French agents signed a series of treaties with Sanusi. The language of the treaties is interesting: they refer to Dar al-Kuti as a “country” (pays) or “state” (etat) and describe Sanusi as its “sovereign.” And yet at the same time the treaties successively deplete Sanusi's authority – at least in theory. In reality, neither Sanusi nor the French particularly respected the treaties' terms. Eventually, in 1911, the French agents at Ndele decided Sanusi was uncontrollable and assassinated him early one morning. Though there was some fighting over the course of the next couple of weeks, most people left, dispersed throughout the area and beyond. Ndele became a ghost town.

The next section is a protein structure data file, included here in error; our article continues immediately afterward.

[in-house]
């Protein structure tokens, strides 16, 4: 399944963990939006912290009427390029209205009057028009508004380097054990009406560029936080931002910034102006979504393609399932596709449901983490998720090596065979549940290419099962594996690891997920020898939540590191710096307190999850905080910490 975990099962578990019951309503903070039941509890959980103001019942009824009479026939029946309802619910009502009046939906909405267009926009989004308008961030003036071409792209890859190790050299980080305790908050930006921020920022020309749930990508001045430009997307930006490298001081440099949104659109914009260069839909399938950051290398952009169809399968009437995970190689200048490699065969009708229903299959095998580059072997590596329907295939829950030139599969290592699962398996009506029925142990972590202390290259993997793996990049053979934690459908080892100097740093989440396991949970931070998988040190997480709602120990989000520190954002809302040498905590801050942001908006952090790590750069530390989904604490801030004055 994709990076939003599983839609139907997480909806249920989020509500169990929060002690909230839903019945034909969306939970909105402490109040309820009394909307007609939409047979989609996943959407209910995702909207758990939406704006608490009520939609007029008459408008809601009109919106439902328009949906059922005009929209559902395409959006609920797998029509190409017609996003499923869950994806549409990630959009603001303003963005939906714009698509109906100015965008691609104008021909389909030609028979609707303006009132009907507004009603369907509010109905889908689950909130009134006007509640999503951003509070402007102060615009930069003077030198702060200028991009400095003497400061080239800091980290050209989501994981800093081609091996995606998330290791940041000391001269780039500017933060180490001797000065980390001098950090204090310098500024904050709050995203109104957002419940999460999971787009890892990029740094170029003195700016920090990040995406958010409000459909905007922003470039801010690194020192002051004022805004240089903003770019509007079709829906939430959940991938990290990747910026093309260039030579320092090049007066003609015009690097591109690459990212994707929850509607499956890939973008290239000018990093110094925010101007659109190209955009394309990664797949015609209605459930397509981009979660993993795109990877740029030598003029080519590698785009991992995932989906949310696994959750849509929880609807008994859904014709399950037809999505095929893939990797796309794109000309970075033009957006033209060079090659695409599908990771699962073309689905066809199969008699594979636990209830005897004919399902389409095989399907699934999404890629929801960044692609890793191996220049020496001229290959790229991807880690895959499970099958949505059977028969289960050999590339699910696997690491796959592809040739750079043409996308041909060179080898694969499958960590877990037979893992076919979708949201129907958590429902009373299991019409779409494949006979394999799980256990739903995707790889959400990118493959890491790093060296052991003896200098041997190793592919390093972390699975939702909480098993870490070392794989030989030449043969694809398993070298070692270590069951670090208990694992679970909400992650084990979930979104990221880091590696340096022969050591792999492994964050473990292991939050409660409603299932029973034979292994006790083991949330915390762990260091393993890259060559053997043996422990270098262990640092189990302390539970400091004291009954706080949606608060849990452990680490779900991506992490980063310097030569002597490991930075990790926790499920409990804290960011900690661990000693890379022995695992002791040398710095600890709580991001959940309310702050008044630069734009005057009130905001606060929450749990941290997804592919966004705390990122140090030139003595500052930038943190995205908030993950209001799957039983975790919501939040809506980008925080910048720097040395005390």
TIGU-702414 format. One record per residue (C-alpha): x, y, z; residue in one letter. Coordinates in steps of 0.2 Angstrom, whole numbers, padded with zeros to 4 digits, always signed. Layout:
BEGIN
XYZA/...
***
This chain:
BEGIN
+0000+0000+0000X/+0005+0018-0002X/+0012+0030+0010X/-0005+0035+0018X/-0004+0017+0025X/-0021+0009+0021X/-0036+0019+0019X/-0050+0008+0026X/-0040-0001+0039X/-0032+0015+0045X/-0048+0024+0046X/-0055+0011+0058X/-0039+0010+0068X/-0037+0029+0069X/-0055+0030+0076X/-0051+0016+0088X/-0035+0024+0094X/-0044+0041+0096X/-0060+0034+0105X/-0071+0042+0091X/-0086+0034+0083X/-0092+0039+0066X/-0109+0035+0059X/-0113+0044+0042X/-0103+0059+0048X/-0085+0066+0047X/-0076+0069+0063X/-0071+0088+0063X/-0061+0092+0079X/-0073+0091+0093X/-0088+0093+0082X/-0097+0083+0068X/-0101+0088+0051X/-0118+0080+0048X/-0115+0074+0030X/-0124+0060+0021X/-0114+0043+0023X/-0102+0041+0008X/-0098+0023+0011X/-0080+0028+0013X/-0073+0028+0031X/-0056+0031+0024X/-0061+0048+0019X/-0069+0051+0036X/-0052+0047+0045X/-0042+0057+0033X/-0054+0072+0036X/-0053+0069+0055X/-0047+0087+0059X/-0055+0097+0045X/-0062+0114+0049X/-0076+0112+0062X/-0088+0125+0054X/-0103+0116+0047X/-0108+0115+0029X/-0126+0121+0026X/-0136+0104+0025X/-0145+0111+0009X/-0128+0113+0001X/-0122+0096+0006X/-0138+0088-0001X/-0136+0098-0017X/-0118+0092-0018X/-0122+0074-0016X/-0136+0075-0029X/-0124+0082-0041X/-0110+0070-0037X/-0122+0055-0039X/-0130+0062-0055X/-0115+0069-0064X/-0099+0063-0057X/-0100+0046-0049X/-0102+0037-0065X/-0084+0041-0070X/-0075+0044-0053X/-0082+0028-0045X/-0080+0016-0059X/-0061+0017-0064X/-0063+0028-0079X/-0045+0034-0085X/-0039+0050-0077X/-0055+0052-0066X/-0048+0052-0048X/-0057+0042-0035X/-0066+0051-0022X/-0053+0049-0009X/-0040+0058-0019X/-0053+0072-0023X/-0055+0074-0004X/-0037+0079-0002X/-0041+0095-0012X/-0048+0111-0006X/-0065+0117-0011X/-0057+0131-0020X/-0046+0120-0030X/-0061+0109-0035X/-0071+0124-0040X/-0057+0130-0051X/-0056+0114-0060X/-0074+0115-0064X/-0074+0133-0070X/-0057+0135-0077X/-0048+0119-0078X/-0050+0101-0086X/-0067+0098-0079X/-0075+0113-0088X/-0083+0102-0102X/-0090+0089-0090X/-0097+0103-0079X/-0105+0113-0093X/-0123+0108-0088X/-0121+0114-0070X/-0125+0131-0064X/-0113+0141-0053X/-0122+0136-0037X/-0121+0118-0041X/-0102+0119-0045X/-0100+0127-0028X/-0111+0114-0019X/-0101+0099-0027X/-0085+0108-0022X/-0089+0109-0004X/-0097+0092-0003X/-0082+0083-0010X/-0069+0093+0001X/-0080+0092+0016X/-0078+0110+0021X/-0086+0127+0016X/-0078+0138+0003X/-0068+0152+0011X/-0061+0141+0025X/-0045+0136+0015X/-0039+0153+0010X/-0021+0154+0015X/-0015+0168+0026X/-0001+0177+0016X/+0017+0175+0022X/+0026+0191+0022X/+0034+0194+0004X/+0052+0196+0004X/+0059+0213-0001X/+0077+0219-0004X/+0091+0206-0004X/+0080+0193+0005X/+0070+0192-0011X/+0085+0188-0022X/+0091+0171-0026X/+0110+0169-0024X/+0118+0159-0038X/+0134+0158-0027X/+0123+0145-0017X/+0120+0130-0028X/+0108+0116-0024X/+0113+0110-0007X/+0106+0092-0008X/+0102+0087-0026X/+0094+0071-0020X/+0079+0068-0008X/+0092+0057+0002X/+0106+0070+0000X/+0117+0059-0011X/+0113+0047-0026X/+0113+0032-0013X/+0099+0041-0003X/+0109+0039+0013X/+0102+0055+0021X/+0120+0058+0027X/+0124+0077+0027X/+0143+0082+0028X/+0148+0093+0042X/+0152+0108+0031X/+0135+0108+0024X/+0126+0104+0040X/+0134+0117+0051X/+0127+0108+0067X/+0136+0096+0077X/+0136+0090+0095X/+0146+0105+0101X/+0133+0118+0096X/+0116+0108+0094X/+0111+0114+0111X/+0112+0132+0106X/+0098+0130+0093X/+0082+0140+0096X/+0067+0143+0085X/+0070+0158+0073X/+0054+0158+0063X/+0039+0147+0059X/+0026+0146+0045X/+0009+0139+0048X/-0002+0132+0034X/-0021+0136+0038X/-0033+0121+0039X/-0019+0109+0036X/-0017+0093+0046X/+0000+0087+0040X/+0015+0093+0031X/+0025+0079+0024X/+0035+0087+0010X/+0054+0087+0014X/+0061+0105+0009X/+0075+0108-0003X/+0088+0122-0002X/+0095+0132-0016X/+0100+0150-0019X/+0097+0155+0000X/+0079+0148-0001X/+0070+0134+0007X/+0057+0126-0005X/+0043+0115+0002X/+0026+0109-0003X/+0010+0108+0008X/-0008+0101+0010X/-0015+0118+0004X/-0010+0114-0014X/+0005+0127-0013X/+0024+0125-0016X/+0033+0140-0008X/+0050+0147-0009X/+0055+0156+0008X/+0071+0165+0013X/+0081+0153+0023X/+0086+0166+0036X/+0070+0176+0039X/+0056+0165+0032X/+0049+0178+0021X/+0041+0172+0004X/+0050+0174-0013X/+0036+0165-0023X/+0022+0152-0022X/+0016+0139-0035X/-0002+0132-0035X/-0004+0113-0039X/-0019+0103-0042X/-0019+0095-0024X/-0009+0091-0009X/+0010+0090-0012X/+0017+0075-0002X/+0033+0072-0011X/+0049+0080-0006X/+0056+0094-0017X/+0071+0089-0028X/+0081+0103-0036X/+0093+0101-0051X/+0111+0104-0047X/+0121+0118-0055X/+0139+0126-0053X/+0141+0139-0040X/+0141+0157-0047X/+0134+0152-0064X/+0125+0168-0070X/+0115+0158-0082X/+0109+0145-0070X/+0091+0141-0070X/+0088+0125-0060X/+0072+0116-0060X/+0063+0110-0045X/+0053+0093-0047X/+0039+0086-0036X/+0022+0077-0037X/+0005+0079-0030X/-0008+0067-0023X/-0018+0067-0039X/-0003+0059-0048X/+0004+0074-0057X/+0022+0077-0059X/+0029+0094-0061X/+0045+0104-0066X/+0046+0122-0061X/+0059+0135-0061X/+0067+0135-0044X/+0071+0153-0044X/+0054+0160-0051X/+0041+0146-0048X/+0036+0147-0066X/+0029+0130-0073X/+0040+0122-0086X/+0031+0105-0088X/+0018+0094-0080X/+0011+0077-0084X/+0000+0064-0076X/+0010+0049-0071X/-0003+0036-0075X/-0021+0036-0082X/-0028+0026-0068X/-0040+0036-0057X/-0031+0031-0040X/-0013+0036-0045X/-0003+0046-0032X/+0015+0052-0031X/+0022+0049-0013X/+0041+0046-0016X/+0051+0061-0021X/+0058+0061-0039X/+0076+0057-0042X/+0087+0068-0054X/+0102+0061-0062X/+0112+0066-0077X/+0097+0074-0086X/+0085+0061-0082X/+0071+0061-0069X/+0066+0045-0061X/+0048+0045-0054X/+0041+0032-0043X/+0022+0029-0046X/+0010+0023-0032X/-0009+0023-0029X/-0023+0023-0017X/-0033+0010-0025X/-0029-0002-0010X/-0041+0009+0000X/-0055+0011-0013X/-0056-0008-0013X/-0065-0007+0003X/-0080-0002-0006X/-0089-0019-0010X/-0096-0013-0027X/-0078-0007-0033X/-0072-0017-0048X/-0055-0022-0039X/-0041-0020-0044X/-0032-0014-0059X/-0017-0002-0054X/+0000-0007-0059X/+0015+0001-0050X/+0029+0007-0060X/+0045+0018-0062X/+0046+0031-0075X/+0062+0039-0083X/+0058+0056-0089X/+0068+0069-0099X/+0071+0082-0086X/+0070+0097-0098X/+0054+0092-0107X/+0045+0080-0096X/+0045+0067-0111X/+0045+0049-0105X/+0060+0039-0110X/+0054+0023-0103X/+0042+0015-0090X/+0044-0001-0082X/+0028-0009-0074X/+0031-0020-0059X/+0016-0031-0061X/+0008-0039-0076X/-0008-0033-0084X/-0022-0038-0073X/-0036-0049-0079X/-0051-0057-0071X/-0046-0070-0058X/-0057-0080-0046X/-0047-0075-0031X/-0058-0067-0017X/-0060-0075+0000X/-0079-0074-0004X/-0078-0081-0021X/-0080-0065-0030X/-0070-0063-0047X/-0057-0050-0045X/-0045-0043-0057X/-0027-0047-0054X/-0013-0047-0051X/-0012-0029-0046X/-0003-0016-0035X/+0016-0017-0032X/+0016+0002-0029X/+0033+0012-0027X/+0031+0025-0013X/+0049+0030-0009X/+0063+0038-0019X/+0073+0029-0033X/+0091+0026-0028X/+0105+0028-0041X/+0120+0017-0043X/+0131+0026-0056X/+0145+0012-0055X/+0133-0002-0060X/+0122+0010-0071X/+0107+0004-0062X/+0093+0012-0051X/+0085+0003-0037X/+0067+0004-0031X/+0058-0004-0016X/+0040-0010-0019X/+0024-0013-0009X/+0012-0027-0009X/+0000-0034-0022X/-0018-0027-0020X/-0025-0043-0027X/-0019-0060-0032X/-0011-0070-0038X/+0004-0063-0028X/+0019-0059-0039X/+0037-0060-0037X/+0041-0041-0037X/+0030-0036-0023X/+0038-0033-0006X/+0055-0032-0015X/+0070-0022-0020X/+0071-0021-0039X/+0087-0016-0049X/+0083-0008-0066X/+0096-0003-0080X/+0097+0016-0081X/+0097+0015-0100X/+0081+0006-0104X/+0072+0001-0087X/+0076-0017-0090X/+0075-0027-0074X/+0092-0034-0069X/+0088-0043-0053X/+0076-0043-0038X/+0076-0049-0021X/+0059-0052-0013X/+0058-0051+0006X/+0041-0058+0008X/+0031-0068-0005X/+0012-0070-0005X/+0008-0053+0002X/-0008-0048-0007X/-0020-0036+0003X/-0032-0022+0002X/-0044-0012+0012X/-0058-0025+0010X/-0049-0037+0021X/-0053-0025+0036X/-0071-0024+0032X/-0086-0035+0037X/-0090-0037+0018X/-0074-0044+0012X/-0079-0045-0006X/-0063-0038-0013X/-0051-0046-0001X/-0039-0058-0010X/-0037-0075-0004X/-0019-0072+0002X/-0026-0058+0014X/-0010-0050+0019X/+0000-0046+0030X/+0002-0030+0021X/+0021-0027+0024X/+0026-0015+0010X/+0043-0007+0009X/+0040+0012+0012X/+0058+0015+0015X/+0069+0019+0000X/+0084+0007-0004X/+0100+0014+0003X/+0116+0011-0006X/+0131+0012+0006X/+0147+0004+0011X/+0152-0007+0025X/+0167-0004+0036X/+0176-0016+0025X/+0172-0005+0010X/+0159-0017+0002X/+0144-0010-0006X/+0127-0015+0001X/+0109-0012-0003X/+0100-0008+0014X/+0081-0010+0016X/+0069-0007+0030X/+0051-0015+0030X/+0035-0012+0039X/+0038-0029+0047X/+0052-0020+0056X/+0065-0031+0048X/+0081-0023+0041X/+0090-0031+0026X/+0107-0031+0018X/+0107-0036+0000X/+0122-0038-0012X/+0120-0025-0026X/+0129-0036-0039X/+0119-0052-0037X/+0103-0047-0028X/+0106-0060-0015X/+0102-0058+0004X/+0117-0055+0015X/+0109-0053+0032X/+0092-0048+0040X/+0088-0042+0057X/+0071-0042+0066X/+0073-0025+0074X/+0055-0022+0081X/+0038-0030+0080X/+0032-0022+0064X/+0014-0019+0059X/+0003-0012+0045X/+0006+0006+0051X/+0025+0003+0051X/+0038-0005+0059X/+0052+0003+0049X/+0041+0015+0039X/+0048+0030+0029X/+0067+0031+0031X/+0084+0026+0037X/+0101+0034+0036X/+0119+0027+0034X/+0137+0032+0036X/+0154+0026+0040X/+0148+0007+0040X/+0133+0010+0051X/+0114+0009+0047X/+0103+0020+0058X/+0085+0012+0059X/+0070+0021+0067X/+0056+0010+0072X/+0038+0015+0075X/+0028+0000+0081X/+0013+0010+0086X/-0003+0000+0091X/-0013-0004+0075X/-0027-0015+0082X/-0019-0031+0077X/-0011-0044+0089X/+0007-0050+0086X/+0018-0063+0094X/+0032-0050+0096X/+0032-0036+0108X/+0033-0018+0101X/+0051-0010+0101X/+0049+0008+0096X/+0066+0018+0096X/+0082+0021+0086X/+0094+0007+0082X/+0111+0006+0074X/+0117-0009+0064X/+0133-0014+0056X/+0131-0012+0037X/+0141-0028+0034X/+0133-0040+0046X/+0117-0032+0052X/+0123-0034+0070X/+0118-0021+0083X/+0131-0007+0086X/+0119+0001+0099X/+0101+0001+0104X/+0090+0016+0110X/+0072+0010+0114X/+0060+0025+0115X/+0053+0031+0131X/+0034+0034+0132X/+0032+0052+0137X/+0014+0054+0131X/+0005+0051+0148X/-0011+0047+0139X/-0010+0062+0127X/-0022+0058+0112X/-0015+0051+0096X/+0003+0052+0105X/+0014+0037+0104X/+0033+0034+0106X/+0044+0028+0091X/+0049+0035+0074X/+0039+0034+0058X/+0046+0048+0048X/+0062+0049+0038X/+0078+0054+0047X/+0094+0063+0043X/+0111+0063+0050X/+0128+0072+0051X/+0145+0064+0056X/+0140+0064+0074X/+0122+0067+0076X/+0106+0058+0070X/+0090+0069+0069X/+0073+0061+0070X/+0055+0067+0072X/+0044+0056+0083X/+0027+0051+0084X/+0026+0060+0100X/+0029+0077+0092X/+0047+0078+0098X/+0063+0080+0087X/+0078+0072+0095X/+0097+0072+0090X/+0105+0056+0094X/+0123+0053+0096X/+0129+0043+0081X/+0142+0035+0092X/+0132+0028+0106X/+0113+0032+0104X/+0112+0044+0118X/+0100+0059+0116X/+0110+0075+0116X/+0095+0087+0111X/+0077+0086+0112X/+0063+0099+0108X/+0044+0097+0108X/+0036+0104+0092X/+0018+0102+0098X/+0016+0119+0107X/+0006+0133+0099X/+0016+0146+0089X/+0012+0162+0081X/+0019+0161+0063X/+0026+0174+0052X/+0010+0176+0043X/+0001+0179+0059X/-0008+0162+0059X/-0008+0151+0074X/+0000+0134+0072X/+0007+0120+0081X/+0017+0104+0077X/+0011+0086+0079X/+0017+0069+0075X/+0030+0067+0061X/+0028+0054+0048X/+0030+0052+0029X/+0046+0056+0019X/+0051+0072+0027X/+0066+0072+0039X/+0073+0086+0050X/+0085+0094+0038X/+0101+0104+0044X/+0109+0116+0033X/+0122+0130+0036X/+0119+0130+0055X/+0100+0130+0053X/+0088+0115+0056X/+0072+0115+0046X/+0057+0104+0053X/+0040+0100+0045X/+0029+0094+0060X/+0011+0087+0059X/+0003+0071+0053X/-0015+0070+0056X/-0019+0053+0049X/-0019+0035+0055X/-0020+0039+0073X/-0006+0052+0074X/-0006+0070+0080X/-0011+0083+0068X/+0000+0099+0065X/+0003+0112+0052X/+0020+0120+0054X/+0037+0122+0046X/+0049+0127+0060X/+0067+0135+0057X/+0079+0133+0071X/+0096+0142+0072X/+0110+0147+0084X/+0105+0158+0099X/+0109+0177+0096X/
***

The area was given the colonial designation of an “autonomous district” – it was too far from the capital and had too few people for the French to bother administering directly. (This status, incidentally, is a spatial category I am developing theoretically in a forthcoming article and book.) In the 1920s, however, the agent at Ndele (at that point there was only one, together with some regional guards from elsewhere in the country and/or West Africa) thought it would be easier to govern if he had a “traditional leader” to lean on and encouraged a few elders to choose a new sultan. They designated one of Sanusi's sons, and the sultanate was reborn, after a fashion. When forced laborers were needed, as they often were, the sultan's guards would go out and track people down. All the villages in the area made prestations (usually part of their harvest) to the sultan. His authority was always in an unclear relationship to government power. On the one hand, he had more effective authority than the French agents did; on the other hand, he had been deputized in order to carry out their will – and did.